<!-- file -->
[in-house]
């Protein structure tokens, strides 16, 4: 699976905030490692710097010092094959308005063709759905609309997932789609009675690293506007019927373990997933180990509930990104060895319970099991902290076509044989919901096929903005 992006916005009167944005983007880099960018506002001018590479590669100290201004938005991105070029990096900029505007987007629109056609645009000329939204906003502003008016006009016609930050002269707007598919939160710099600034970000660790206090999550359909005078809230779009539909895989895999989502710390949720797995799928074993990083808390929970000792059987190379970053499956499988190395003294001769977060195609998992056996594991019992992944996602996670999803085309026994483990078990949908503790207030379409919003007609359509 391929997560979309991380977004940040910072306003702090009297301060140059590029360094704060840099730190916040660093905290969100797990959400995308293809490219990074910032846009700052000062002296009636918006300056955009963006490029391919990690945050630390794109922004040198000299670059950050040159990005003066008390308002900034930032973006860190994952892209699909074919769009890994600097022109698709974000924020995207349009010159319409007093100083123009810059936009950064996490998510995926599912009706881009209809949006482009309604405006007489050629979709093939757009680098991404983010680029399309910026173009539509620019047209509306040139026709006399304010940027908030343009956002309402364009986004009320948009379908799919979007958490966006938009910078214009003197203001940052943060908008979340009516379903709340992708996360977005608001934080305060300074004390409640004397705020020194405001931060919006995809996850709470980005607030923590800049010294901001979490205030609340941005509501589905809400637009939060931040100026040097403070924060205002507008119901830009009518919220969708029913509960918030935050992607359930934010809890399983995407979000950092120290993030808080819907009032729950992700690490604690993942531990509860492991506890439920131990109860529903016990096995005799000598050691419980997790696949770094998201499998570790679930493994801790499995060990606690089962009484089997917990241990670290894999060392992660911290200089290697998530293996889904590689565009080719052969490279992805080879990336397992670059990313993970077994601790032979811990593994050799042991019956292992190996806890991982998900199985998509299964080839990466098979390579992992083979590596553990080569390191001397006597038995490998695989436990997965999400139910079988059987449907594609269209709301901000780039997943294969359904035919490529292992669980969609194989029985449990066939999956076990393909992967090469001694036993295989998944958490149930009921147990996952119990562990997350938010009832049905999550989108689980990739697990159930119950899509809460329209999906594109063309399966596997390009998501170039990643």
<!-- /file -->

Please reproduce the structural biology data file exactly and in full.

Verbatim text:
[in-house]
């Protein structure tokens, strides 16, 4: 699976905030490692710097010092094959308005063709759905609309997932789609009675690293506007019927373990997933180990509930990104060895319970099991902290076509044989919901096929903005 992006916005009167944005983007880099960018506002001018590479590669100290201004938005991105070029990096900029505007987007629109056609645009000329939204906003502003008016006009016609930050002269707007598919939160710099600034970000660790206090999550359909005078809230779009539909895989895999989502710390949720797995799928074993990083808390929970000792059987190379970053499956499988190395003294001769977060195609998992056996594991019992992944996602996670999803085309026994483990078990949908503790207030379409919003007609359509 391929997560979309991380977004940040910072306003702090009297301060140059590029360094704060840099730190916040660093905290969100797990959400995308293809490219990074910032846009700052000062002296009636918006300056955009963006490029391919990690945050630390794109922004040198000299670059950050040159990005003066008390308002900034930032973006860190994952892209699909074919769009890994600097022109698709974000924020995207349009010159319409007093100083123009810059936009950064996490998510995926599912009706881009209809949006482009309604405006007489050629979709093939757009680098991404983010680029399309910026173009539509620019047209509306040139026709006399304010940027908030343009956002309402364009986004009320948009379908799919979007958490966006938009910078214009003197203001940052943060908008979340009516379903709340992708996360977005608001934080305060300074004390409640004397705020020194405001931060919006995809996850709470980005607030923590800049010294901001979490205030609340941005509501589905809400637009939060931040100026040097403070924060205002507008119901830009009518919220969708029913509960918030935050992607359930934010809890399983995407979000950092120290993030808080819907009032729950992700690490604690993942531990509860492991506890439920131990109860529903016990096995005799000598050691419980997790696949770094998201499998570790679930493994801790499995060990606690089962009484089997917990241990670290894999060392992660911290200089290697998530293996889904590689565009080719052969490279992805080879990336397992670059990313993970077994601790032979811990593994050799042991019956292992190996806890991982998900199985998509299964080839990466098979390579992992083979590596553990080569390191001397006597038995490998695989436990997965999400139910079988059987449907594609269209709301901000780039997943294969359904035919490529292992669980969609194989029985449990066939999956076990393909992967090469001694036993295989998944958490149930009921147990996952119990562990997350938010009832049905999550989108689980990739697990159930119950899509809460329209999906594109063309399966596997390009998501170039990643």